Public restrooms in Scotland, and the UK in general are not uncommon, many of them are open 24 hours. There were rumblings after the race of a few people sleeping in these, a great idea, until a drunk stumbles in a wakes you up.

The store opened at 8am so my next resupply location would be Fort William, a big town filled with shops and food. The upside, it was nearly flat the entire way there, the downside, I was dealing with a quality headwind that was frustrating to say the least. After nearly 4 hours, I made it to Fort Bill, got as far as I could to the next segment and stopped for the last time at the Highland Centre for some fish and chips, and a few take-away items. Before I left, I turned on my phone and noticed I had service. I quickly glanced at the tracker, Chris was still in Fort Augustus, which put a huge smile on my face. If I rode smart the remaining way, there was no way he could put 4 hours on me.

I left just in time for the rain to pick up again, a reoccurring theme. This time, it was maybe the worst downpour of the trip. To top it off, hundreds, seriously, hundreds of backpackers were coming the opposite direction on the West Highland Way. Most people were miserable, while I was bundled up in all my rain gear with a grin on my face, because the riding was quite fun.

After a rather fast section with a very memorable descent, I arrived in Kinlochleven. I quickly stopped at the bathroom, and made my way towards the Devil’s Staircase. It’s a pretty steep pitch up the actual trail, but once you get to the staircase, I found that I could ride in-between technical bits. I ran into an American backpacker who had a Whitesox hat on, so naturally, we chatted about our rebuilding club for a few minutes. After I reached the top, I encountered another top-notch descent. The dropper post was a huge bonus in these descents, and I’m extremely happy I went with it. I didn’t ride smart like I should have on those two final descents, but who cares; I was having the time of my life.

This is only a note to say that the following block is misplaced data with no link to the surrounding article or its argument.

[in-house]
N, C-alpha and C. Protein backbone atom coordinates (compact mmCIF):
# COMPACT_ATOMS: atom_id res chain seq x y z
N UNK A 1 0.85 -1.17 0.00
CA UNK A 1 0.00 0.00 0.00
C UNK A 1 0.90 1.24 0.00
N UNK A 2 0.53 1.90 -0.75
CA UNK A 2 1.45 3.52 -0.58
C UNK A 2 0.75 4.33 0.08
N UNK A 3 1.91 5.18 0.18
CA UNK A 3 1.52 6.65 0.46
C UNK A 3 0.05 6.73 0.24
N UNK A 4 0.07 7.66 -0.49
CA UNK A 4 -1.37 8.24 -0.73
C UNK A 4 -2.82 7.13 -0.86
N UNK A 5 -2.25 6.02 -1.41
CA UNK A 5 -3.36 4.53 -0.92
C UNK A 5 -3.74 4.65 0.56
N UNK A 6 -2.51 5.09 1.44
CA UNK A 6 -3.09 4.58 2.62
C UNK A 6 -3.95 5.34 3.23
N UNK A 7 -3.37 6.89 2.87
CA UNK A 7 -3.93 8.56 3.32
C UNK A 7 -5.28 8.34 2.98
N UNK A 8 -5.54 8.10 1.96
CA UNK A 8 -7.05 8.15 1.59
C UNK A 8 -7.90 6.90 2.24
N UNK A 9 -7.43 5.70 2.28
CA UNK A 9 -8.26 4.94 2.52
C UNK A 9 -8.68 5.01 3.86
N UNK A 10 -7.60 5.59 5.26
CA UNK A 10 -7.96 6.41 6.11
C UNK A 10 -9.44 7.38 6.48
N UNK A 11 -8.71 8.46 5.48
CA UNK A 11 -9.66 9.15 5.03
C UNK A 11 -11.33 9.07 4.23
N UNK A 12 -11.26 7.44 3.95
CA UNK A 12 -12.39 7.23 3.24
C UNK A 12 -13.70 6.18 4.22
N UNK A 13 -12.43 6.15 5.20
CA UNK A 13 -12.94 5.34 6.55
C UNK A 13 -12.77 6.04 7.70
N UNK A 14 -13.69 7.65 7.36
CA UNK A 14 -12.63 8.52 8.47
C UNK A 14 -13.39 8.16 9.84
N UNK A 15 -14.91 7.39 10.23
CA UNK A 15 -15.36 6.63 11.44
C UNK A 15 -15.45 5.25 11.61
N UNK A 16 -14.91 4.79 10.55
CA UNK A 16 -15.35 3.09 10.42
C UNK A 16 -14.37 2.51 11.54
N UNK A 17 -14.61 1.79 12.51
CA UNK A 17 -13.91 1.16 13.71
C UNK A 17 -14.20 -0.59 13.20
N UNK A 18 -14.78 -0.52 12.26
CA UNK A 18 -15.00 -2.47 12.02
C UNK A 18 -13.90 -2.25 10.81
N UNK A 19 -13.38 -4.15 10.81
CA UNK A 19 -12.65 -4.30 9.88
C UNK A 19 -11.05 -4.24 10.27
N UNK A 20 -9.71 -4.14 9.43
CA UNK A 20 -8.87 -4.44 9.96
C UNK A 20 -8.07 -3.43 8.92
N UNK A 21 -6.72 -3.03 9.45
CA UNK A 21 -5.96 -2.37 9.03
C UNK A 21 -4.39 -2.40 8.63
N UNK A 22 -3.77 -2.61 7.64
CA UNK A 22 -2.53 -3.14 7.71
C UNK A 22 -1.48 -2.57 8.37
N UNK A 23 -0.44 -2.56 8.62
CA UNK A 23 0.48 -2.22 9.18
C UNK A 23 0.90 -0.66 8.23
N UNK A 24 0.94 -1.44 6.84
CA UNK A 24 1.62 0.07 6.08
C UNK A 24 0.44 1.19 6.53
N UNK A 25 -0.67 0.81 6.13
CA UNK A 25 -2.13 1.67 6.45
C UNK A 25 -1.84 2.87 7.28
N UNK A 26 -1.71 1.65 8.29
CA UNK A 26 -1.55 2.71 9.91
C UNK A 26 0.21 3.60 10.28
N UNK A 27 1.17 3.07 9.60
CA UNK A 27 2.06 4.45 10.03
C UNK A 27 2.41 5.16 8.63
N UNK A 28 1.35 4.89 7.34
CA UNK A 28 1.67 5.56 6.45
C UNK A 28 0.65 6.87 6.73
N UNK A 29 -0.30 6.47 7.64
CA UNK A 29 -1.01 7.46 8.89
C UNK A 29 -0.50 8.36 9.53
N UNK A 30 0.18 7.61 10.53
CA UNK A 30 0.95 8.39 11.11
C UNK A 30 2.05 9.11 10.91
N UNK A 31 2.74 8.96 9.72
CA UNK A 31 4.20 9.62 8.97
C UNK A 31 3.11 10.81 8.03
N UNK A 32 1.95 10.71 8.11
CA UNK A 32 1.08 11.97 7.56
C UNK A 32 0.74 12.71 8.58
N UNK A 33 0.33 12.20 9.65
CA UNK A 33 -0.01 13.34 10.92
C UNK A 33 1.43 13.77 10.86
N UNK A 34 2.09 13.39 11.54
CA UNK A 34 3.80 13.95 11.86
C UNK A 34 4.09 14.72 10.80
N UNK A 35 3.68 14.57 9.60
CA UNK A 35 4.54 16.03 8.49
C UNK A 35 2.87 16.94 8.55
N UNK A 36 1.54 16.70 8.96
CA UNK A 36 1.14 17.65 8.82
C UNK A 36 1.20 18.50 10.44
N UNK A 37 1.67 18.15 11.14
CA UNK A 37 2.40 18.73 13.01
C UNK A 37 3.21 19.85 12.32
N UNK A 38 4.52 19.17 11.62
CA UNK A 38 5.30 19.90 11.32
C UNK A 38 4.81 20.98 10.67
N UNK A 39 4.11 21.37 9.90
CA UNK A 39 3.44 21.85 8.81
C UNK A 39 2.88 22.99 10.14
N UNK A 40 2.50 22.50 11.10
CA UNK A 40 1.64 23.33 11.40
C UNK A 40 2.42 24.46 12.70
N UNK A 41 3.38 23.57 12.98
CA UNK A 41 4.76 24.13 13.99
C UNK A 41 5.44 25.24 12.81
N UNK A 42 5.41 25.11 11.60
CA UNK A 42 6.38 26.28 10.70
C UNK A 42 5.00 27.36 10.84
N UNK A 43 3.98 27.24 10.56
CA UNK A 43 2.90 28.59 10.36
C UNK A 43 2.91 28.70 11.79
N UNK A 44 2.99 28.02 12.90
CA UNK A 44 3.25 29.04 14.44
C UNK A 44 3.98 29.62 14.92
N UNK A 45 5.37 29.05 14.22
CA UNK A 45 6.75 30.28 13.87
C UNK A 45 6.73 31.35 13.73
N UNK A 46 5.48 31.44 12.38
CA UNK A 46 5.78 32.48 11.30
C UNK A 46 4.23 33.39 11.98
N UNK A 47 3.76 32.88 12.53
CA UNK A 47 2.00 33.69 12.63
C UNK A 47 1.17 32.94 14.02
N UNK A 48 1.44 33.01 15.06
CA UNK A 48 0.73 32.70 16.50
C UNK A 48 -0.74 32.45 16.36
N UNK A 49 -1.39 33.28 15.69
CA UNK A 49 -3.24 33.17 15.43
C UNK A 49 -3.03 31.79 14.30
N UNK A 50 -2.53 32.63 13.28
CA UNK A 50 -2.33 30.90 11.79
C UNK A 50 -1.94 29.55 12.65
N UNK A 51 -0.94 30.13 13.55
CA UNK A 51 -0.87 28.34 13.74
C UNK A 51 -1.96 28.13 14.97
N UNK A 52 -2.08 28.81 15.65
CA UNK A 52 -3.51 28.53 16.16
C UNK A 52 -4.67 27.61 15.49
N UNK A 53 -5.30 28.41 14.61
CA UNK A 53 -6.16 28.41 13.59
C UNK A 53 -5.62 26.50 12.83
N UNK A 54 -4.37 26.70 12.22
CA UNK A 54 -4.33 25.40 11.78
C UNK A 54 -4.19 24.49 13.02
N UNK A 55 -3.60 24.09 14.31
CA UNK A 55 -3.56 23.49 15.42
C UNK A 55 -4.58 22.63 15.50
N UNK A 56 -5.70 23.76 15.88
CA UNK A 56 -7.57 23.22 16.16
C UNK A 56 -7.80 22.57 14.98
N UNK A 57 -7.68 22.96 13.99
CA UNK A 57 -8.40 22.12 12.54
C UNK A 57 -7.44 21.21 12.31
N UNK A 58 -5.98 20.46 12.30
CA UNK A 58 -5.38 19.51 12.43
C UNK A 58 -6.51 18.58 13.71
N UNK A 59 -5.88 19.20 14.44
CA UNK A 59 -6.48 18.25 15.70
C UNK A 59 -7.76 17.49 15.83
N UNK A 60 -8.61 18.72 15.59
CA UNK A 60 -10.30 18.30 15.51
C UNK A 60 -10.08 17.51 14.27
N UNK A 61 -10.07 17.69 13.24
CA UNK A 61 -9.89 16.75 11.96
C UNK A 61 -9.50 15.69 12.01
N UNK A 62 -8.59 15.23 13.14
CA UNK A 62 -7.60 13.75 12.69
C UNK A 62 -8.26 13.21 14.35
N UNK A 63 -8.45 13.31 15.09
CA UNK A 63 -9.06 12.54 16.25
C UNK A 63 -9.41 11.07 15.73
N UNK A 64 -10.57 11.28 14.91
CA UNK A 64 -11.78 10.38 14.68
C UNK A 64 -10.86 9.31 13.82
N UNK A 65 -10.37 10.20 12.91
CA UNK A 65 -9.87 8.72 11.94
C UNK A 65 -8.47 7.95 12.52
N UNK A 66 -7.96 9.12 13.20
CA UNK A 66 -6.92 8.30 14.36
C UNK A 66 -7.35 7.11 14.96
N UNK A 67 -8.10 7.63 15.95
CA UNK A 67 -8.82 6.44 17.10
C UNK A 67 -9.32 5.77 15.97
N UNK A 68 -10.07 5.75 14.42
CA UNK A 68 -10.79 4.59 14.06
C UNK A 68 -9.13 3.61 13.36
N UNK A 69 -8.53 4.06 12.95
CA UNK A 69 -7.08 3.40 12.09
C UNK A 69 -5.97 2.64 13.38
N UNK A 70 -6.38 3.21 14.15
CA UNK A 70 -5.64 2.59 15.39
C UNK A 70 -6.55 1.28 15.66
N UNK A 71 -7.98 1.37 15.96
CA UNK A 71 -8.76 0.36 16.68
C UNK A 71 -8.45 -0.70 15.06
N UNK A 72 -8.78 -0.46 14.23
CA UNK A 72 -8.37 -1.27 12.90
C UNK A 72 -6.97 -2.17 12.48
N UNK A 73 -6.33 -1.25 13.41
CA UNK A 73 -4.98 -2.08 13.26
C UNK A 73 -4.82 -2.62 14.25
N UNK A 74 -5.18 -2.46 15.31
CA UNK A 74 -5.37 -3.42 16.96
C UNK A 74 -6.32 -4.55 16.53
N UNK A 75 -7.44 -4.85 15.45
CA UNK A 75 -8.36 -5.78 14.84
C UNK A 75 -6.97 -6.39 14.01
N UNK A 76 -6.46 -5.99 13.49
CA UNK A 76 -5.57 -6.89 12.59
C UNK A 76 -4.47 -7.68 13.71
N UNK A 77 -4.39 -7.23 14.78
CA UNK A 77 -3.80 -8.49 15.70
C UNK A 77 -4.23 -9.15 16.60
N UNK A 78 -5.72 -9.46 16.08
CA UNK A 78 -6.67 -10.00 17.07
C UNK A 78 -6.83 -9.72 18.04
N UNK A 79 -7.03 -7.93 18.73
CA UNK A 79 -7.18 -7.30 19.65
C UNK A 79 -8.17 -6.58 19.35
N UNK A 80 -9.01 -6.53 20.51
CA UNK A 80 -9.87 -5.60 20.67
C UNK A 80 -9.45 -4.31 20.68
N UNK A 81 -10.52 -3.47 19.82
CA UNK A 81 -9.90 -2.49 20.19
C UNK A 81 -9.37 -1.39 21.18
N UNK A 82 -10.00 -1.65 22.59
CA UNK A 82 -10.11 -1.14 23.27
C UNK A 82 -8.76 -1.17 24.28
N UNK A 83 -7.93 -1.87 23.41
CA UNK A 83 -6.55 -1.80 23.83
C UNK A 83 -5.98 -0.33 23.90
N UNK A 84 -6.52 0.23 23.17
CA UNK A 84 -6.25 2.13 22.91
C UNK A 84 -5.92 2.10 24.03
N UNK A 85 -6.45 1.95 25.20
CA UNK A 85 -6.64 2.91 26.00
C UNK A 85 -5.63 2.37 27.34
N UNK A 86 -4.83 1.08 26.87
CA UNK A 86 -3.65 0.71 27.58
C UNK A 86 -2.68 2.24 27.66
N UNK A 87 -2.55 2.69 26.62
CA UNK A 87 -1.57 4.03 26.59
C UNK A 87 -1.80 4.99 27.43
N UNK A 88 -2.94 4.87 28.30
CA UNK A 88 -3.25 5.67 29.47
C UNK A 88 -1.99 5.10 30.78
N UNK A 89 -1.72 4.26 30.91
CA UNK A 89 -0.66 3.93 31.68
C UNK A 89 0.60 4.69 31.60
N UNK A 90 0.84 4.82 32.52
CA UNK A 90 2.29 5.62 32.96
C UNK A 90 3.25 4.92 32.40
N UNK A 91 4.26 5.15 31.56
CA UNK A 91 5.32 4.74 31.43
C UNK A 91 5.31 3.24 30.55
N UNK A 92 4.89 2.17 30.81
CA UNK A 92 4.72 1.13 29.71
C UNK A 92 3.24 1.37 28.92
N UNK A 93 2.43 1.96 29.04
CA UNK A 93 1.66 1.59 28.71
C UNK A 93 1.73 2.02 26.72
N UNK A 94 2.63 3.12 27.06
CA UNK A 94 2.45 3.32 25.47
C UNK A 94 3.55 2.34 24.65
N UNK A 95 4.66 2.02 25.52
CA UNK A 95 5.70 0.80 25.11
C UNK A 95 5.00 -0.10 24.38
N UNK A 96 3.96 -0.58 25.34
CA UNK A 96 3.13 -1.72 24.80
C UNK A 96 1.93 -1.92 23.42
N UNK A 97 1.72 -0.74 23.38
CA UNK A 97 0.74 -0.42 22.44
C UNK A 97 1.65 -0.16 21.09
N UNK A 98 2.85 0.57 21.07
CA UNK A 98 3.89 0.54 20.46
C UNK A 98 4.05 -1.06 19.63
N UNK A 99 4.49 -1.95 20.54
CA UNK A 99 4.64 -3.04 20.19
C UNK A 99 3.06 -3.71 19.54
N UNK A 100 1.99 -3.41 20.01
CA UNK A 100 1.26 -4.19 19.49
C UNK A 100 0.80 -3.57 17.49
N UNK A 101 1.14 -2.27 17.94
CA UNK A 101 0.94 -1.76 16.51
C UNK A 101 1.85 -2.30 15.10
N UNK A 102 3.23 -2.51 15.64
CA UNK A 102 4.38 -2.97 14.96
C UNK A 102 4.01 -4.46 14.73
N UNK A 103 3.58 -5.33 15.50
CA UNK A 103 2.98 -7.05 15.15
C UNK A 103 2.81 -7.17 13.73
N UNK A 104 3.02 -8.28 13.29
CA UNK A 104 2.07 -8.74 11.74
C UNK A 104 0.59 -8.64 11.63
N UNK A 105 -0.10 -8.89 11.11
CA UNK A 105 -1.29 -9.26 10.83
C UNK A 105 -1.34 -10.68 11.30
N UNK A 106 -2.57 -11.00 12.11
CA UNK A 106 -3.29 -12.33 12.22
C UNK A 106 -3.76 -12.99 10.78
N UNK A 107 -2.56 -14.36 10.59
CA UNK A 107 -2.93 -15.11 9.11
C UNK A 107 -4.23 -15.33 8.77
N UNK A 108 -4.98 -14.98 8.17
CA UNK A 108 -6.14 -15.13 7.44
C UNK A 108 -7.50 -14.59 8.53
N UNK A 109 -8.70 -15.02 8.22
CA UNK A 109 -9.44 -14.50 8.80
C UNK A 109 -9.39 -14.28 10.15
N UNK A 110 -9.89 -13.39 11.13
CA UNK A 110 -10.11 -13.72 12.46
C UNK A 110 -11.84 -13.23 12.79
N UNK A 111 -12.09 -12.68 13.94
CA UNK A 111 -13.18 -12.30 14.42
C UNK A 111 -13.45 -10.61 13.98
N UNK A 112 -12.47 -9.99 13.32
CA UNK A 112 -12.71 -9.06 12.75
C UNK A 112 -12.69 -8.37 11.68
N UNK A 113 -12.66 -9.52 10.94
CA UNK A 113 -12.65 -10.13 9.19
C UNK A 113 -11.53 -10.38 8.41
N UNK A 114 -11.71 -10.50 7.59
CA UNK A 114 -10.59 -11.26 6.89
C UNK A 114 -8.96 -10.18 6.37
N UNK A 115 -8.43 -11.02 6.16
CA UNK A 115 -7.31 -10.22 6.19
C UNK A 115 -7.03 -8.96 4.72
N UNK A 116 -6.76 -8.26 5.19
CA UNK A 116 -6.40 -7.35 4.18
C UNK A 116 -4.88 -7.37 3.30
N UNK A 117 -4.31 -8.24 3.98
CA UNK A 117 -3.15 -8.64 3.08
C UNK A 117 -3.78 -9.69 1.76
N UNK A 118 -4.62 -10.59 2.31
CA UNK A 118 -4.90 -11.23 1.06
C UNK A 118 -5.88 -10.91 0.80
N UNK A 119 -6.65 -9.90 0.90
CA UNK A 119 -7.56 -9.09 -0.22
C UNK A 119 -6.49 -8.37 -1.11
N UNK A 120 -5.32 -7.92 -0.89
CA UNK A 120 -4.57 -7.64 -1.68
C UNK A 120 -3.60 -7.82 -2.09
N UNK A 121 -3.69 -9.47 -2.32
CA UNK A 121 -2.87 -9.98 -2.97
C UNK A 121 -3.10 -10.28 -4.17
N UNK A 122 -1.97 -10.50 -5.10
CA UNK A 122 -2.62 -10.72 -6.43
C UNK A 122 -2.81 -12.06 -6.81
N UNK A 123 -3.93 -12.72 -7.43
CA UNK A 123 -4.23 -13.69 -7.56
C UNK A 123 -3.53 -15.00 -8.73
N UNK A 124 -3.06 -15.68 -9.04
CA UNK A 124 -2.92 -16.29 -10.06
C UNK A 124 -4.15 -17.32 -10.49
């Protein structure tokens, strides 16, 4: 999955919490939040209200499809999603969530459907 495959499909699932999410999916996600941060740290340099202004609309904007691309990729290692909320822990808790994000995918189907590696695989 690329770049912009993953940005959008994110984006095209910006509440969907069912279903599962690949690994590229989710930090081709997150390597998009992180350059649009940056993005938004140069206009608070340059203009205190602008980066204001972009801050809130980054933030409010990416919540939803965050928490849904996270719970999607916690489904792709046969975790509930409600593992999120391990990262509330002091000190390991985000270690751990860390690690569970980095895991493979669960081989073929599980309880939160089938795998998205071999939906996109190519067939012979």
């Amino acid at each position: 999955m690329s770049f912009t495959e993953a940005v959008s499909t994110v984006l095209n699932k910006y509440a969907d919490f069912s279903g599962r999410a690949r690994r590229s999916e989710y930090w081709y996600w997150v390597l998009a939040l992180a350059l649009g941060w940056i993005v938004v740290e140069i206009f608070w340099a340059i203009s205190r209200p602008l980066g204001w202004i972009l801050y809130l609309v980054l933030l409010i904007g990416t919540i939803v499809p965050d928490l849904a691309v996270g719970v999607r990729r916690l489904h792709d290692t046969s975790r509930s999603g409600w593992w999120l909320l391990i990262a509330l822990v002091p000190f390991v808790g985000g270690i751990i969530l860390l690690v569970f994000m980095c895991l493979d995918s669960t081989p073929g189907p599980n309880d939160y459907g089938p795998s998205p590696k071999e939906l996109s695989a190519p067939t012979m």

I made it to and finally across A82, and had one small climb and a cobble road descent before reaching Bridge of Orchy. Alan and I had pedaled to Bridge of Orchy a few days before the race, so I was now on familiar territory. As I pedaled back to Tyndrum, I reflected on the past 3.5 days, It was a stunning route, difficult and frustrating at times, but it was a clean run, a successful pedal of 550 miles, and I was pretty darn excited from the experience. I glanced back for Chris once more before that last hike-a-bike. I knew it was official. I had pedaled the 541 or so miles in 3 days, 10, hours, and 22 minutes. Stamping my name in the history books, for now.

Chris showed up roughly 4 hours later, followed by Rich, Phillip and Huw. I was asked how I do it after the race, and my general responses is “the same as you,” I pedaled my bike from a to b, set checkpoints for myself, ate food, slept a little and made it to the finish. We are all here to do the same thing, and many of us completed the goal this year. Some do it faster than others, but in the end, you and I are no different. We are here because we want to ride our bikes in the beauty of the Scottish highlands